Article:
• The Coming Together Quiltquilt
    The “Coming Together” quilt is a project of the Nevada Clergy Association undertaken by the Nevada Prayer Breakfast Planning Committee. In October, committee member Patricia “Pat” Meidell of the Church of Jesus Christ of Latter-day Saints came up with the idea for a quilt as a way for the diverse interfaith community to celebrate the state’s sesquicentennial. Members of 14 faith communities pooled their talents to produce a symbol of unity for Nevada’s 150th anniversary of statehood. Members of the Nevada Clergy Association around the state were contacted, and the 14 quilt blocks were assigned on a first-come, first-serve basis. The faith communities chose quilters from their congregations to make the quilt blocks featuring symbols of their faith. A 15th center block is dedicated to the state of Nevada and includes the Nevada 150 logo. The squares on the quilt represent (in no particular order): the Baha’i Faith; Temple Sinai; the Latter-day Saints; Unitarian-Universalist Fellowship of Northern Nevada; Our Lady of Snows, the Catholic Diocese of Reno; Temple Beth-Or; the Nevada Hindu Community; the Children of Temple Earth; the Reno Buddhist Center; Trinity Episcopal Church; the International Community of Christ; Northern Nevada Muslim Community; Lutheran Church of the Good Shepherd; and First Congregational Church. Linda Lasco of the Sierra Sewing Center handled quilting; Sandy Steele did embroidery for the quilt. Cindy Peterson, Joanne Martineau and Nancy Hearne did fabrication, sashing and binding on the quilt. The quilt was unveiled and presented to the State of Nevada on Tuesday, April 29, 2014, at the Nevada Clergy Association’s annual Nevada Prayer Breakfast. Receiving the quilt on behalf of the State was Patricia Cafferata, member of the Nevada 150 Commission. The quilt will be a “traveling quilt,” visiting the various participating congregations until the end of 2014 when it will be presented to Governor Sandoval’s Office for permanent display as a Nevada 150 Legacy Project.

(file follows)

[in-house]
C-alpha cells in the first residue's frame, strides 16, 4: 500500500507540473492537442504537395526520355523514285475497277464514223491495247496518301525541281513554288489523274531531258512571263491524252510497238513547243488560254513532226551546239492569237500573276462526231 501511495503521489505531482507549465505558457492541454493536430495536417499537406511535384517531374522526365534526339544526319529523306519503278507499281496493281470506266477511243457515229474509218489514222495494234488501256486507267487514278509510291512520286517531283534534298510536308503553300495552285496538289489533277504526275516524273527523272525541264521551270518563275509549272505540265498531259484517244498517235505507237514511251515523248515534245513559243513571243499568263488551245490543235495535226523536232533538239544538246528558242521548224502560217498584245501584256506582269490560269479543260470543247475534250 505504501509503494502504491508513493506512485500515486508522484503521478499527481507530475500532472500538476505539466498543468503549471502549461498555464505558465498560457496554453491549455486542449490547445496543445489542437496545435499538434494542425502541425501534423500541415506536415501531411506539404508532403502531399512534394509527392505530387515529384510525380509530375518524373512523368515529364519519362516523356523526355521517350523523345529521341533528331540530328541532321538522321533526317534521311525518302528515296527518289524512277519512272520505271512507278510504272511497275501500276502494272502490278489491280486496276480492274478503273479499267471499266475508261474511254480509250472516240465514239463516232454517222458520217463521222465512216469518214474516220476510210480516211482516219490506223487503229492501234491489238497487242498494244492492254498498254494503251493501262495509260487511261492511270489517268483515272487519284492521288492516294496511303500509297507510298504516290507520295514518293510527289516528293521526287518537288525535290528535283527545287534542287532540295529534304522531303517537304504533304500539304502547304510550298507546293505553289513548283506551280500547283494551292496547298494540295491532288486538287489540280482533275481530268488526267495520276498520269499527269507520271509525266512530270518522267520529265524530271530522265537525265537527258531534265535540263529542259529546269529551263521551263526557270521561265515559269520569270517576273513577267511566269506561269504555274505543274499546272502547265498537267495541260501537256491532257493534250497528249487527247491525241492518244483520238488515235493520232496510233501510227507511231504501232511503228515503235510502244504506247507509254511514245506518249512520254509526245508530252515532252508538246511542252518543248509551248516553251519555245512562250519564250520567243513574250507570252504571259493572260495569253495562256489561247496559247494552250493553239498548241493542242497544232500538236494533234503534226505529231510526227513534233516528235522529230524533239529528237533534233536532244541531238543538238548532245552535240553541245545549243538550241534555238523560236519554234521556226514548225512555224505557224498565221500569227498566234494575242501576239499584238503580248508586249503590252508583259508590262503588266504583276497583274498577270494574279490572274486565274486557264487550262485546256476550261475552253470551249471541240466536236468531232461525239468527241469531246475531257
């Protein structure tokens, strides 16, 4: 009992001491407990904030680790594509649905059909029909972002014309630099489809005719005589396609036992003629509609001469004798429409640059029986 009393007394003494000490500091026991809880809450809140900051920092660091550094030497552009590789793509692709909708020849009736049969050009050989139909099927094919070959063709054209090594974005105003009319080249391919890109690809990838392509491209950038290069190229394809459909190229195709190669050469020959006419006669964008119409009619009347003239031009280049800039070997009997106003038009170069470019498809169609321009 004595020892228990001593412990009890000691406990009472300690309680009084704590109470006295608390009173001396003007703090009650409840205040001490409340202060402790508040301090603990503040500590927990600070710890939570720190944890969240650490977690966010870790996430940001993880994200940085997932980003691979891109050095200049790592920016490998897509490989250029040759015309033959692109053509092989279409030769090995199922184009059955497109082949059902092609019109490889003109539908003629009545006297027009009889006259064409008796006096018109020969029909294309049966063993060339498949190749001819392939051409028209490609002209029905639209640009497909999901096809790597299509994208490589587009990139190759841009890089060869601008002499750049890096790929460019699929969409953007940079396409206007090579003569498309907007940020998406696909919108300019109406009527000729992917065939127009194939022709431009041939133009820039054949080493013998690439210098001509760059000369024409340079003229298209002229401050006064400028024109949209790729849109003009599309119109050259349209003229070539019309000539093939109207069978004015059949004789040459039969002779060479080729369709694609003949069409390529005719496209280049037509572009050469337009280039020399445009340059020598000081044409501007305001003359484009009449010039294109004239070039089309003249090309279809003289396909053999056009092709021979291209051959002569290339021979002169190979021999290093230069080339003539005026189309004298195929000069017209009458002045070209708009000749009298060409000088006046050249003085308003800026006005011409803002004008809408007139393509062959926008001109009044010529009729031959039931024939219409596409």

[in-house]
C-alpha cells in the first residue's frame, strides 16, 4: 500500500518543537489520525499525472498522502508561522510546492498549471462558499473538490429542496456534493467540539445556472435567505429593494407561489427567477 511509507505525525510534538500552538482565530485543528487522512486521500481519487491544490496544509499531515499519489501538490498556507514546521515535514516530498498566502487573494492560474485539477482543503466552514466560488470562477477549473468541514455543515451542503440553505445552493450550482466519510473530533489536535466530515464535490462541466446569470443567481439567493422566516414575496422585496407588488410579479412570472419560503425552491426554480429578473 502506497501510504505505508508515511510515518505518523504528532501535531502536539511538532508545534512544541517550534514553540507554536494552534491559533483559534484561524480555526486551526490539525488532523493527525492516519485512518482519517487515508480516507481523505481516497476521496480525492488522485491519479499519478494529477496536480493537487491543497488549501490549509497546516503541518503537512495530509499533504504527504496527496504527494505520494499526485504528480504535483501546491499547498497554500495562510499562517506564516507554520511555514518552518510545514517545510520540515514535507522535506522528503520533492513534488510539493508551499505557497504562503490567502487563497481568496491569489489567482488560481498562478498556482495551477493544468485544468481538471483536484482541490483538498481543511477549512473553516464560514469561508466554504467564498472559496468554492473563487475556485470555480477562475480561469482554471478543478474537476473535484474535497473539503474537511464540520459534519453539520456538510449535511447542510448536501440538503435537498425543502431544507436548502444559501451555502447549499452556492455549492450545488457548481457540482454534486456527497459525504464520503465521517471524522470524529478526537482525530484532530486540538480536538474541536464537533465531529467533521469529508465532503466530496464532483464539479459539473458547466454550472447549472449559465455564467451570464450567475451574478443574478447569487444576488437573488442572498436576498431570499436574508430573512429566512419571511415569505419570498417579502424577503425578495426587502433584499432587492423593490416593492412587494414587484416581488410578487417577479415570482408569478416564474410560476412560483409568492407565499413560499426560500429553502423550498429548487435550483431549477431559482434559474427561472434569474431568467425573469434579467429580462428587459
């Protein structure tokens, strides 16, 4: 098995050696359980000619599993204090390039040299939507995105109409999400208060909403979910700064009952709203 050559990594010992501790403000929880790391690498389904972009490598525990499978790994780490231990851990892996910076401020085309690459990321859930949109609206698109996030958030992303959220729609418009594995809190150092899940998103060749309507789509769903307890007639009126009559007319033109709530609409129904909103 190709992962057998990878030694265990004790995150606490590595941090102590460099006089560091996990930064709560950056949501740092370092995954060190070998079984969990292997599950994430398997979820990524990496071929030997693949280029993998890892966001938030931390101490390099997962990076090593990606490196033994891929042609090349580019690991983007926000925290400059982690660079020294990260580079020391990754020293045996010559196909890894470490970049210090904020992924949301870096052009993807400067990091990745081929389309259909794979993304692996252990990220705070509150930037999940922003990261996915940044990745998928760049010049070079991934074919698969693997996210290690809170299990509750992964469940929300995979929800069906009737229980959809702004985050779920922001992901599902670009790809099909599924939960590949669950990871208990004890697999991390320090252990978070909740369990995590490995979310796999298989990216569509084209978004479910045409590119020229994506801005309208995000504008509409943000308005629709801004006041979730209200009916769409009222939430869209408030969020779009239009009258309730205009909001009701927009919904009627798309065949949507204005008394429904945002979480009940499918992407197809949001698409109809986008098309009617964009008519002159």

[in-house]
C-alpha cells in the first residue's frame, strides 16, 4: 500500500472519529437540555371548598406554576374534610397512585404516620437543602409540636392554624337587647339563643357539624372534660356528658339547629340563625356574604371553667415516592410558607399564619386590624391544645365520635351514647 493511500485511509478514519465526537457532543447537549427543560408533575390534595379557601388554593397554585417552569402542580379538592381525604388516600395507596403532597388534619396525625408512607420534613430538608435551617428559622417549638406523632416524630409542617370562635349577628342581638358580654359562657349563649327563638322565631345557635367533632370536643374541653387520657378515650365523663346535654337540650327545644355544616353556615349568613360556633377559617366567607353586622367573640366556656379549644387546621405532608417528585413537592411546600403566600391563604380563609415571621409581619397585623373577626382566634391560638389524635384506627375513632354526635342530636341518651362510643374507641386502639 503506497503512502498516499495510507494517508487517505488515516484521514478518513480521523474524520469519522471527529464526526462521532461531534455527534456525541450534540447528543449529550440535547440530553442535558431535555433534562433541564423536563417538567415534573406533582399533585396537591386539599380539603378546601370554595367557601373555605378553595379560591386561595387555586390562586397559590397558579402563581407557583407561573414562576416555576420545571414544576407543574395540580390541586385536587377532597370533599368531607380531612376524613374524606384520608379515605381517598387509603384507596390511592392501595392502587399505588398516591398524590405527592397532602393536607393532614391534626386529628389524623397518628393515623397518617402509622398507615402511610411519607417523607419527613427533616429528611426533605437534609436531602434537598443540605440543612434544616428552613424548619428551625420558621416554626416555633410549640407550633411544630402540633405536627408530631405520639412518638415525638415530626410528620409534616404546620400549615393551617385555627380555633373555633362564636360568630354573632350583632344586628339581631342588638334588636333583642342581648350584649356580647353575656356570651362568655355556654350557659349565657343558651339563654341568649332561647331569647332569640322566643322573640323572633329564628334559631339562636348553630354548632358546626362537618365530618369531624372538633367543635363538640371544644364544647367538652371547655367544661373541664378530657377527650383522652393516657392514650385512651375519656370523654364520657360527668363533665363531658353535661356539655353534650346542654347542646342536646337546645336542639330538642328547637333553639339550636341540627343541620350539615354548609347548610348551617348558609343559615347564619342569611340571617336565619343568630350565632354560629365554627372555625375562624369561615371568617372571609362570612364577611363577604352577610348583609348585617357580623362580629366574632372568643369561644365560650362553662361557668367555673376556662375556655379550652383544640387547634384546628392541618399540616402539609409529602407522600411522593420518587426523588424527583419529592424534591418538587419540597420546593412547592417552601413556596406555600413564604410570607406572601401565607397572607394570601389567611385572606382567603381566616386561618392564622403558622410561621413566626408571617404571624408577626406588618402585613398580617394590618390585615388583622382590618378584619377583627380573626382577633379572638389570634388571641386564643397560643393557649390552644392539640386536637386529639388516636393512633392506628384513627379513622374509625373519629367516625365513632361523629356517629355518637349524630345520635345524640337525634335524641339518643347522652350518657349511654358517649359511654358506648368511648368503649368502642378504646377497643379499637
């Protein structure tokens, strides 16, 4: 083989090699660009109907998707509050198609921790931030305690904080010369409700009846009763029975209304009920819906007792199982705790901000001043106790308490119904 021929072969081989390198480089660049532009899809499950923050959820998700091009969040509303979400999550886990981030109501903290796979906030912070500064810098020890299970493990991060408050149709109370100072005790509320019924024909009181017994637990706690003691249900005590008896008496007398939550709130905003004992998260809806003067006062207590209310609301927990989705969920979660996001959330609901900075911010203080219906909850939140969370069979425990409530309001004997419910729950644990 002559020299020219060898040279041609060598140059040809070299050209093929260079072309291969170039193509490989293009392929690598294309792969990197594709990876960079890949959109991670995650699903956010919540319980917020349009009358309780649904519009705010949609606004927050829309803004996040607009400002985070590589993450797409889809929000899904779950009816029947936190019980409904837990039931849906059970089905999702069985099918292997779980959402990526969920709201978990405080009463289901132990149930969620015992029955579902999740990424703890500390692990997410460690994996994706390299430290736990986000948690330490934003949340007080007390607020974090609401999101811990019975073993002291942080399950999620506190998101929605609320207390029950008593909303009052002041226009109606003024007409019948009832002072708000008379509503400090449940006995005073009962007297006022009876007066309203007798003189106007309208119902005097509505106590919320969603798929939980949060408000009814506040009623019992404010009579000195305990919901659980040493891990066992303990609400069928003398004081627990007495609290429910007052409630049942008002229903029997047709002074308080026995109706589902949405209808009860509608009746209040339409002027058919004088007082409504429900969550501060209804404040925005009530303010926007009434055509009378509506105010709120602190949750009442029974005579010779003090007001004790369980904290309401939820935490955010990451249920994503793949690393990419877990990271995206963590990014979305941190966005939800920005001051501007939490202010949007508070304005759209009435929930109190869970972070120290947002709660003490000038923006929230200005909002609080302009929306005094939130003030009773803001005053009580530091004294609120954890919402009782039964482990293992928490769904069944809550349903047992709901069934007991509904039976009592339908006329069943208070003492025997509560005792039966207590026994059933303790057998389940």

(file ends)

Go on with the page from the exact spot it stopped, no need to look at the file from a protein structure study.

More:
• Last Chance Joelast_chance_joe
    Last Chance Joe was originally installed in 1958 at Dick Graves Nugget in downtown Sparks and has been a Nevada landmark for many decades. He was built by RH Grosh Scenic Studios in Los Angeles – a firm that also produced work for Disney. Joe was originally shipped to Sparks via train in three pieces. He has presided over downtown Sparks for 56 years and is an irreplaceable piece of roadside Americana typical of mid-century design. As part of ongoing renovations to the property, the Nugget has donated Last Chance Joe and the first $5,000 to move Joe to a prominent location on the front of the Sparks Heritage Museum on Victorian Ave. in downtown Sparks. With the help of Q&D Construction and a generous donor, the costs are covered to remove and relocate Last Chance Joe. Help is still needed from the community to cover engineering at the new location, restoration of any damage caused by the move and ongoing maintenance expenses. For additional information or to contribute the Last Chance Joe Fund please visit http://nevadafund.org/last-chance-joe-fund/.